1. Fixed Point Almost all initial conditions lead to exactly the same uniform final state.
  2. Periodic There are many different possible final states, but all of them consist of a set of simple structures that remain the same or repeat.
  3. Chaotic Seems random, although small scale structures are always seen at some level.
  4. Edge of Chaos A mixture of order and randomness with localised structures which on their own are fairly simple but these interact with one another in complicated ways.

In human terms, examples might be:

 1. Fixed Point “No comment”; “No comment”; “No comment”; …
 2. Periodic A loop, a habit or a (Transactional Analysis) Game
 3. Chaotic “A broad bean” (The first ‘random’ thing that came to mind!)
 4. Edge of Chaos All living things; an ‘A-ha’; “Funny”


In psychotherapy, iteration is usually achieved by repeatedly asking a single question of the client’s last answer to that question:

Symbolic Modelling

Examples of psychotherapeutic processes that make use of iteration are:

Originator: David Grove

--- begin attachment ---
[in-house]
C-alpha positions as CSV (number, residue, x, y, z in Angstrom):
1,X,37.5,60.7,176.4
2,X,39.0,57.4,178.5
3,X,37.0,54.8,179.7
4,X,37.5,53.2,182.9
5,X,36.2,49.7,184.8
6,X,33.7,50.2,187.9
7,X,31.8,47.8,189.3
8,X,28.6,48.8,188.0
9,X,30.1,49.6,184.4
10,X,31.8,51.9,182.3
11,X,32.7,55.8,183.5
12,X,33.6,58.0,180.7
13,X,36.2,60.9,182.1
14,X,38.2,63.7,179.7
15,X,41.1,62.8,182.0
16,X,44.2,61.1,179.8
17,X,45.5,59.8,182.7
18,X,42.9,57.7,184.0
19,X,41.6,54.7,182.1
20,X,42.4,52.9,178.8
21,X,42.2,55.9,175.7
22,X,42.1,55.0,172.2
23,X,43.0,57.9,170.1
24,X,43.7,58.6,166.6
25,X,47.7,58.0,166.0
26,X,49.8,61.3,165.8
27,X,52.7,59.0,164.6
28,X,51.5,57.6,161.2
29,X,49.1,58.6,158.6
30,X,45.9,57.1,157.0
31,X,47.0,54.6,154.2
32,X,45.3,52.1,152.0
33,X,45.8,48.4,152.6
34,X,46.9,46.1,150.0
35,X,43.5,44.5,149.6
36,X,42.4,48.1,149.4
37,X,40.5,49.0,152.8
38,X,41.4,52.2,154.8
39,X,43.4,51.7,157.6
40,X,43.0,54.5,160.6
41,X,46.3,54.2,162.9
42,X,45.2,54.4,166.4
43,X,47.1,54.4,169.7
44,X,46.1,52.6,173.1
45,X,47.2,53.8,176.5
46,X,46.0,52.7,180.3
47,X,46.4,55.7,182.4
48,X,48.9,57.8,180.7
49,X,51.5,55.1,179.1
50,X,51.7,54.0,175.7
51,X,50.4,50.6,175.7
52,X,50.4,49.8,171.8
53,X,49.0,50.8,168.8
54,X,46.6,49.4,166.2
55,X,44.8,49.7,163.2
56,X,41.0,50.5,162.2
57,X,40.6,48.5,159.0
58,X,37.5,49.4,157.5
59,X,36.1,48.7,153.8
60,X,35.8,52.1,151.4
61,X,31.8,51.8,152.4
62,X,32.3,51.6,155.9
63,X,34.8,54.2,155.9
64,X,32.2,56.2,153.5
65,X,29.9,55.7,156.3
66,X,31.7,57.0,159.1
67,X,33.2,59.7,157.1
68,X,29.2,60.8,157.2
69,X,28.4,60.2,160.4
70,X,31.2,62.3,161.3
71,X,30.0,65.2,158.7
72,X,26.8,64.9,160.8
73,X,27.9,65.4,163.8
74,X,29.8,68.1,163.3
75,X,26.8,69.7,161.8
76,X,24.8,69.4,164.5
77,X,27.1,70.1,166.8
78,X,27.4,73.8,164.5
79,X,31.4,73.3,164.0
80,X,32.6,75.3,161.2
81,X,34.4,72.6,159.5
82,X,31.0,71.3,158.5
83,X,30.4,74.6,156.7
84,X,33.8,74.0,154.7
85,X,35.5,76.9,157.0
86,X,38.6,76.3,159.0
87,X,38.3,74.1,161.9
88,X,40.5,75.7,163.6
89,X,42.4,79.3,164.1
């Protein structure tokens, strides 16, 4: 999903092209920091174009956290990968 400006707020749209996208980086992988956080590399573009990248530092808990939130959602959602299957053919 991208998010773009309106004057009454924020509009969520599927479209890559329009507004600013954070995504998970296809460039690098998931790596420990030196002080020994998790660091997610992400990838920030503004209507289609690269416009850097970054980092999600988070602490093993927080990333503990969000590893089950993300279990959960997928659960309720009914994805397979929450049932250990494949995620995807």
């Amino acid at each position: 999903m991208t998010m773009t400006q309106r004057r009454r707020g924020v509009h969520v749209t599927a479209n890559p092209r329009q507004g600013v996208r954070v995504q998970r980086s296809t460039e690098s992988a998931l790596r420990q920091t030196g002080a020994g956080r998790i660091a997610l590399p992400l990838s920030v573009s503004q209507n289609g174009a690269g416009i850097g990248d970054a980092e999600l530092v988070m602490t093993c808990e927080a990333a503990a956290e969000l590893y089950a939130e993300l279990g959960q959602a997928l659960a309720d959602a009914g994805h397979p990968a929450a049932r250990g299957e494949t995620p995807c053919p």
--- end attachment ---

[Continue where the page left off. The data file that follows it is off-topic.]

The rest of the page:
Name of Process AlgorithmDirection
MaturingAnd then what happens?Forward in time to a new metaphor landscape.
Inter-generational HealingAnd where does that come from?Back in time to an original source or “redemptive metaphor”.
Clean WorldsAnd what’s outside/beyond that?Larger contexts to a new (prior) worldview or “cosmology”.
Meta Drivers

 – And what else do you know?

– And what else does that know?

– And is there anything else about that?

– And then what can happen?

– And is there anything else?

– And what do you know now?

Originators: Penny Tompkins & James Lawley

A Framework for ChangeAnd what needs to happen for that to happen?From desired outcome via causal links to the first step.

Originator: Steve Saunders

Truth WorkWhat needs to be true for that to be true?Core beliefs to seeing the “cosmic joke”.

Originator: Connirae Andreas

Core TransformationWhat does that do for you?Access states of Higher purpose / Core values.

Originator: Brandon Bays

The JourneyWhat’s beneath that? [Not sure about this. Can anyone confirm?]To drop through emotions into “the source”.

Originator: Michael Hall